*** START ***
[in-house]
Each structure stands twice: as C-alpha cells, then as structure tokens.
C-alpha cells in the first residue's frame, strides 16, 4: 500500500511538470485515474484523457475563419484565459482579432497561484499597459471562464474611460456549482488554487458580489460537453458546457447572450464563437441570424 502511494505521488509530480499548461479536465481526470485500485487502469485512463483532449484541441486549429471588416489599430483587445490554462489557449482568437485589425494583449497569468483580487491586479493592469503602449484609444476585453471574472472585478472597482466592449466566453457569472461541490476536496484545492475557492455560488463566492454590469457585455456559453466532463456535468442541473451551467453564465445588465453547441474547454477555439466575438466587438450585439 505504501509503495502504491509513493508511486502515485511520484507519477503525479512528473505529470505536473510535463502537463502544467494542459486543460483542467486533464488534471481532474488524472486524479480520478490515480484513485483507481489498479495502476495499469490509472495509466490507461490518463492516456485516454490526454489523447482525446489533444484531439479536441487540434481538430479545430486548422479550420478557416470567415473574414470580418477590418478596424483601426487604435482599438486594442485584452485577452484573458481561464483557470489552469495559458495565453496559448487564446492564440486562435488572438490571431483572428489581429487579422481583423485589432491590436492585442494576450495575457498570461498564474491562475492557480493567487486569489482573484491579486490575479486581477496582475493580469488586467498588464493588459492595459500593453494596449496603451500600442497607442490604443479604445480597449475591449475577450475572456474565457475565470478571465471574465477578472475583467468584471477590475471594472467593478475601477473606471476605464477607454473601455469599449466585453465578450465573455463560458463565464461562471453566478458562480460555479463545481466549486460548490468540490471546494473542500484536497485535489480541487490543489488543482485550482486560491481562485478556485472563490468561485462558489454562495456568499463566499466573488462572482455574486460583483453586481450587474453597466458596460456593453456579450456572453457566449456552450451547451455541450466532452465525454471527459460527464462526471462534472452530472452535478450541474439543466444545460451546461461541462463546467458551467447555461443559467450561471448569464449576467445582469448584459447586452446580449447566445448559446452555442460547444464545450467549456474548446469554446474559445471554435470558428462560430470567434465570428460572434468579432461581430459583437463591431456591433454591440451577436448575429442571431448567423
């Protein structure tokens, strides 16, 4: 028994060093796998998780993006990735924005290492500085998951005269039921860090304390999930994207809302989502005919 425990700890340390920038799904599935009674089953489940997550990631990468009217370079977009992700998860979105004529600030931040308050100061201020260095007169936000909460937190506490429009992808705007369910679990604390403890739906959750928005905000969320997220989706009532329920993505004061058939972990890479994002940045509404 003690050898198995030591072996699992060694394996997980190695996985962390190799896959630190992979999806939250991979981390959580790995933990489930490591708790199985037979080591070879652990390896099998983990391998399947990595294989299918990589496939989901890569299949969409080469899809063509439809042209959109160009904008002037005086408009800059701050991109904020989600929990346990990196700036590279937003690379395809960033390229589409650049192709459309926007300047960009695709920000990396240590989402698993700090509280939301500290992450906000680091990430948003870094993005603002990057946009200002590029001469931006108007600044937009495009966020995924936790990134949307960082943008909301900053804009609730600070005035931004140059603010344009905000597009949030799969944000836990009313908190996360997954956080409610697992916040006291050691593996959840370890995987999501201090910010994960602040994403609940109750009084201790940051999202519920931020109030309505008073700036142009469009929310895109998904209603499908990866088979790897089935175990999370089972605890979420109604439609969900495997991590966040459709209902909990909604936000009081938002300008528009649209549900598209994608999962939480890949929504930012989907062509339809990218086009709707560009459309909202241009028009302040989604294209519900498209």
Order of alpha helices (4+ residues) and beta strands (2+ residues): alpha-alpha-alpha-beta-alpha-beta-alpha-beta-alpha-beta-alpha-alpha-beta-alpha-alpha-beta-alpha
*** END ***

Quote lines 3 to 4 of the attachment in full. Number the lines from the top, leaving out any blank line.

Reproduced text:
C-alpha cells in the first residue's frame, strides 16, 4: 500500500511538470485515474484523457475563419484565459482579432497561484499597459471562464474611460456549482488554487458580489460537453458546457447572450464563437441570424 502511494505521488509530480499548461479536465481526470485500485487502469485512463483532449484541441486549429471588416489599430483587445490554462489557449482568437485589425494583449497569468483580487491586479493592469503602449484609444476585453471574472472585478472597482466592449466566453457569472461541490476536496484545492475557492455560488463566492454590469457585455456559453466532463456535468442541473451551467453564465445588465453547441474547454477555439466575438466587438450585439 505504501509503495502504491509513493508511486502515485511520484507519477503525479512528473505529470505536473510535463502537463502544467494542459486543460483542467486533464488534471481532474488524472486524479480520478490515480484513485483507481489498479495502476495499469490509472495509466490507461490518463492516456485516454490526454489523447482525446489533444484531439479536441487540434481538430479545430486548422479550420478557416470567415473574414470580418477590418478596424483601426487604435482599438486594442485584452485577452484573458481561464483557470489552469495559458495565453496559448487564446492564440486562435488572438490571431483572428489581429487579422481583423485589432491590436492585442494576450495575457498570461498564474491562475492557480493567487486569489482573484491579486490575479486581477496582475493580469488586467498588464493588459492595459500593453494596449496603451500600442497607442490604443479604445480597449475591449475577450475572456474565457475565470478571465471574465477578472475583467468584471477590475471594472467593478475601477473606471476605464477607454473601455469599449466585453465578450465573455463560458463565464461562471453566478458562480460555479463545481466549486460548490468540490471546494473542500484536497485535489480541487490543489488543482485550482486560491481562485478556485472563490468561485462558489454562495456568499463566499466573488462572482455574486460583483453586481450587474453597466458596460456593453456579450456572453457566449456552450451547451455541450466532452465525454471527459460527464462526471462534472452530472452535478450541474439543466444545460451546461461541462463546467458551467447555461443559467450561471448569464449576467445582469448584459447586452446580449447566445448559446452555442460547444464545450467549456474548446469554446474559445471554435470558428462560430470567434465570428460572434468579432461581430459583437463591431456591433454591440451577436448575429442571431448567423
């Protein structure tokens, strides 16, 4: 028994060093796998998780993006990735924005290492500085998951005269039921860090304390999930994207809302989502005919 425990700890340390920038799904599935009674089953489940997550990631990468009217370079977009992700998860979105004529600030931040308050100061201020260095007169936000909460937190506490429009992808705007369910679990604390403890739906959750928005905000969320997220989706009532329920993505004061058939972990890479994002940045509404 003690050898198995030591072996699992060694394996997980190695996985962390190799896959630190992979999806939250991979981390959580790995933990489930490591708790199985037979080591070879652990390896099998983990391998399947990595294989299918990589496939989901890569299949969409080469899809063509439809042209959109160009904008002037005086408009800059701050991109904020989600929990346990990196700036590279937003690379395809960033390229589409650049192709459309926007300047960009695709920000990396240590989402698993700090509280939301500290992450906000680091990430948003870094993005603002990057946009200002590029001469931006108007600044937009495009966020995924936790990134949307960082943008909301900053804009609730600070005035931004140059603010344009905000597009949030799969944000836990009313908190996360997954956080409610697992916040006291050691593996959840370890995987999501201090910010994960602040994403609940109750009084201790940051999202519920931020109030309505008073700036142009469009929310895109998904209603499908990866088979790897089935175990999370089972605890979420109604439609969900495997991590966040459709209902909990909604936000009081938002300008528009649209549900598209994608999962939480890949929504930012989907062509339809990218086009709707560009459309909202241009028009302040989604294209519900498209």